Cities in MOROCCO

The north of Morocco has a typical Mediterranean plant growth, including cork oaks, which is strongly influenced by humans and animals. To the southwest, plant growth takes on a more tropical African appearance due to the appearance of cactus-like Acacia species.

Morocco goats climb in an Argania treePhoto:Aleksasfi Creative Commons Attribution-Share Alike 3.0 Unported no changes made

In the mountains there is alpha grass on the high plains and forest remains on the slopes. Common trees are the cork oak, the argania tree (recognizable because goats often climb it) and the thuja tree, this tree has beautiful large roots and is suitable for furniture processing.

Storks near Meknesno changes made Foto:Adam Jones, Ph.D. Creative Commons Attribution-Share Alike 3.0 Unported

Common animals in Morocco are storks, donkeys and sheep. Desert animals such as snakes and camels are found in the south. The animal world has both a European and an African character. The North African Berber or Atlas Lion has been completely eradicated in the twenties of the 20th century, as has the North African hartebeast (which disappeared before) and the Atlas deer a form of the red deer. Only a few types of gazelles still exist. Like the panther and the cheetah, they are almost extinct in Morocco. The only monkey, the magot, has also become rare, mainly due to the destruction of the forests. Hunting and nature conservation are regulated by law, yet poaching by nomads on the northern border of the Sahara is a problem. A lot of fish can be caught in the coastal waters of Morocco.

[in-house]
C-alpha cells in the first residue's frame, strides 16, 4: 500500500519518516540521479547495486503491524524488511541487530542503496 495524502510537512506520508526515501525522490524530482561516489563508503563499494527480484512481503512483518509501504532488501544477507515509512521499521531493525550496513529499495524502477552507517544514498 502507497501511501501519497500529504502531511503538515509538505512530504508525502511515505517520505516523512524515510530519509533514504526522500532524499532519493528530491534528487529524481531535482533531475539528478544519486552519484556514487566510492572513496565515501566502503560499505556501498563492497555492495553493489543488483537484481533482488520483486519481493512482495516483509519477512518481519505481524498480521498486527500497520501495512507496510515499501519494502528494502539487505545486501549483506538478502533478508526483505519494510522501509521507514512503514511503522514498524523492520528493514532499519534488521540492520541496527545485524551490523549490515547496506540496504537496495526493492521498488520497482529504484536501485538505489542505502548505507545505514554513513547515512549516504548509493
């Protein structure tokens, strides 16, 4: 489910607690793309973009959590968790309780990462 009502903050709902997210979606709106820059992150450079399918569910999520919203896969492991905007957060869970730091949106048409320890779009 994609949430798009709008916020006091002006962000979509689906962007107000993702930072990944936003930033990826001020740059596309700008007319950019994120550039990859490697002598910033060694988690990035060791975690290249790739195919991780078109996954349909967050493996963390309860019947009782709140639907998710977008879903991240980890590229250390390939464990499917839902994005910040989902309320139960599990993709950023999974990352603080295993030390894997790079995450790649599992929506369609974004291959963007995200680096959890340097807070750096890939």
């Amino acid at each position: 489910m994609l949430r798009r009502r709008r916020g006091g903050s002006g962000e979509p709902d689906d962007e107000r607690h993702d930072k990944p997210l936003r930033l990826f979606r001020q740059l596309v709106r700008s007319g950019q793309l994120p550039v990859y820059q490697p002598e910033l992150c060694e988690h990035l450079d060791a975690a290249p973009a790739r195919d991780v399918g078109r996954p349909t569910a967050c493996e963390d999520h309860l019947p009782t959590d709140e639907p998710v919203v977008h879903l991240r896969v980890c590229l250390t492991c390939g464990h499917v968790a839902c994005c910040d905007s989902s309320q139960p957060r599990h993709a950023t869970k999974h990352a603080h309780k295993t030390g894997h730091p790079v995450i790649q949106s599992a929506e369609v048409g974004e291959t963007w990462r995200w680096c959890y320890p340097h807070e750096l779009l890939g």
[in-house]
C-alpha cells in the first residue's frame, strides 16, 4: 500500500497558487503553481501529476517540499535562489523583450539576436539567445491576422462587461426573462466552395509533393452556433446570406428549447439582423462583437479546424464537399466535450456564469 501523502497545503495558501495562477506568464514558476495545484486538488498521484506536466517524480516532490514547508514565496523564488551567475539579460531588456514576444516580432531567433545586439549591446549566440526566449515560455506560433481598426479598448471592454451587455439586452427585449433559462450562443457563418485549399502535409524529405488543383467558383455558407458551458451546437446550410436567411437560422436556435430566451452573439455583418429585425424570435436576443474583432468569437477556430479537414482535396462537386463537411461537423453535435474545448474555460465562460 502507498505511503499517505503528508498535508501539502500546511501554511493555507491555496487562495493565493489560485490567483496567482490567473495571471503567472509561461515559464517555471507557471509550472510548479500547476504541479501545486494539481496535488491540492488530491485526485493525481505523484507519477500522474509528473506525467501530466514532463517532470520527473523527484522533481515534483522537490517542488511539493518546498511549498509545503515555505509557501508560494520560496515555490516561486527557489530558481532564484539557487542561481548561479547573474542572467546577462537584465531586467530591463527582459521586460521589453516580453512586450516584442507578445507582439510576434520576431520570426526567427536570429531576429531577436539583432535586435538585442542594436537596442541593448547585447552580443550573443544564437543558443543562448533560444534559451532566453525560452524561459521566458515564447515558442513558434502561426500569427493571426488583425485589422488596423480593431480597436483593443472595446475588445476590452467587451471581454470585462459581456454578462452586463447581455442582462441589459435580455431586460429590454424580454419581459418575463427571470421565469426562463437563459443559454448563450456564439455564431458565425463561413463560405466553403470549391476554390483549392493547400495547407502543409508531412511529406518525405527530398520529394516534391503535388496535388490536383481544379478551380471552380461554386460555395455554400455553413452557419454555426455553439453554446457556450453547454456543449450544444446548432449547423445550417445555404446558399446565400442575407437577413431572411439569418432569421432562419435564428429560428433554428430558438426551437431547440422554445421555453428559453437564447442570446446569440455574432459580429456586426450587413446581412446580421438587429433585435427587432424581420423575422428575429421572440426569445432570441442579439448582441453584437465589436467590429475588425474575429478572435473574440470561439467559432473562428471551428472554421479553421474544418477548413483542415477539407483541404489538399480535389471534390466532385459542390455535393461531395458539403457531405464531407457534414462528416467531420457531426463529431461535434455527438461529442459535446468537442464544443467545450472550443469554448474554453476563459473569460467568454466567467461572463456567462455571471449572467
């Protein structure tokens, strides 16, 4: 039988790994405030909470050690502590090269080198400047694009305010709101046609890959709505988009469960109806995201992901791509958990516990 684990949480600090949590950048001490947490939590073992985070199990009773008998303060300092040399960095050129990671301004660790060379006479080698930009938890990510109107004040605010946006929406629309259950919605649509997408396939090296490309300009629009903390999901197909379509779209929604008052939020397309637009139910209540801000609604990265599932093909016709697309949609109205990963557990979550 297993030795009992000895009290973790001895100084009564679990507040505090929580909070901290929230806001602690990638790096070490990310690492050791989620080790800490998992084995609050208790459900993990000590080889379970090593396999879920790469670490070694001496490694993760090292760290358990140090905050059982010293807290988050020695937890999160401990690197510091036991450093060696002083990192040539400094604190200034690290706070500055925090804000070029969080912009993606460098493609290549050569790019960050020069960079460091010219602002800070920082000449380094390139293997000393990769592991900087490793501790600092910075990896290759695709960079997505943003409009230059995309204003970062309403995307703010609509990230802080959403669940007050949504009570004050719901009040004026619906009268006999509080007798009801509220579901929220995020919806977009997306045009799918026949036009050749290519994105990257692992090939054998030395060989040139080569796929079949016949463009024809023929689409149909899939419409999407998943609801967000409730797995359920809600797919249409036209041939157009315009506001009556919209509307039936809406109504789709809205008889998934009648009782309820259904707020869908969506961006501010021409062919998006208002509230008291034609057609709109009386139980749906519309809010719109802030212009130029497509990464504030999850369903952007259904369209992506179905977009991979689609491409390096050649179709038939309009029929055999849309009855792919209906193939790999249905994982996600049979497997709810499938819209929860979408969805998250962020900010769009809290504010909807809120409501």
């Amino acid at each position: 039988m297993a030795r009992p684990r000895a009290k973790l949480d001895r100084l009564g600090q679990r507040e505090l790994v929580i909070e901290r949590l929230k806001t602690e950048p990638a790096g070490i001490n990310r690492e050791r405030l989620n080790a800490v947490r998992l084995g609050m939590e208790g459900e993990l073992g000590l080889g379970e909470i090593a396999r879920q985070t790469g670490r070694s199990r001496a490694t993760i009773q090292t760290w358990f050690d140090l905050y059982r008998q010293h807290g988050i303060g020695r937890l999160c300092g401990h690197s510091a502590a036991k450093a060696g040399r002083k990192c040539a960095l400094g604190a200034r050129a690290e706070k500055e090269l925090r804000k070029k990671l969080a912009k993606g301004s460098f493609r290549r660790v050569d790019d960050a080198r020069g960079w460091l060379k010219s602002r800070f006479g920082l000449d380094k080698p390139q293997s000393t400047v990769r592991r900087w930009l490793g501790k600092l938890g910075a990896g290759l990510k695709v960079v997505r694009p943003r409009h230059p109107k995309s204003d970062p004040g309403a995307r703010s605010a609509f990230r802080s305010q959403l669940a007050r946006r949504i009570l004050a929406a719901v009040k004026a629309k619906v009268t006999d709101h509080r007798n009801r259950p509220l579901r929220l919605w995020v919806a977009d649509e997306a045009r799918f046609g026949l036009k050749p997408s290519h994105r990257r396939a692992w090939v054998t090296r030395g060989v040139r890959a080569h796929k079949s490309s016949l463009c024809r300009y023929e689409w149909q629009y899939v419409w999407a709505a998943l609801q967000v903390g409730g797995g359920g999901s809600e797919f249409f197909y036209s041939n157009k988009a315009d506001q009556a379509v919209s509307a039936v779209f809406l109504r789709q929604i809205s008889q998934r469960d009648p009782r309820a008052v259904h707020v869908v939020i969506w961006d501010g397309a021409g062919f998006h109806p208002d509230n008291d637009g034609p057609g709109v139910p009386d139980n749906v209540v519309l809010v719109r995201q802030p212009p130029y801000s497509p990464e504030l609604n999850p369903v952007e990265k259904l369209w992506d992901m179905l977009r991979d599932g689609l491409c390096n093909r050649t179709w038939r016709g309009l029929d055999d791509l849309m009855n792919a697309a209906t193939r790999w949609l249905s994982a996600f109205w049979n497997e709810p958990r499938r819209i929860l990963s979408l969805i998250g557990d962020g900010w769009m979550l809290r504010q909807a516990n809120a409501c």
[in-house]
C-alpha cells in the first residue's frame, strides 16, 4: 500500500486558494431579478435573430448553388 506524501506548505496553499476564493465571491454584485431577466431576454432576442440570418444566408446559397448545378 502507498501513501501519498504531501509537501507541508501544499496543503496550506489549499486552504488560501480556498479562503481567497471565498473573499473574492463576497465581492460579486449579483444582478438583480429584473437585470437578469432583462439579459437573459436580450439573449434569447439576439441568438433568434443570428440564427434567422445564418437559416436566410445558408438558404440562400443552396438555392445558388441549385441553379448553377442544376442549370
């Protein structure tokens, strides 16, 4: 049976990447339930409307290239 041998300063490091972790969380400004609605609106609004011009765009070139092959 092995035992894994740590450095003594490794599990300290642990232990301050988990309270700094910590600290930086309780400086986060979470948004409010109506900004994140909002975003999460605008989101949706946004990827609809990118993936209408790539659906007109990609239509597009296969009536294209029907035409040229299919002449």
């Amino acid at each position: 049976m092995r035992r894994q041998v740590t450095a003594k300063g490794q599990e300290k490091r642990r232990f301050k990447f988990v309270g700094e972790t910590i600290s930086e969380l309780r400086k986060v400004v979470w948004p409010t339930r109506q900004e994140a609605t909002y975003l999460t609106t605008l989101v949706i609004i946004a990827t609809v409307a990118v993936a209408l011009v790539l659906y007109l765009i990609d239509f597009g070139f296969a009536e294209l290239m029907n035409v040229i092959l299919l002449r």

Sources

Encarta Encyclopedia

Lehmann, L. / Marokko
Van Reemst

Macguinness, J. / Morocco handbook
Passport Books

Wilkins, F. / Morocco
Chelsea House

CIA - World Factbook

BBC - Country Profiles

Last updated September 2020
Copyright: Team Landenweb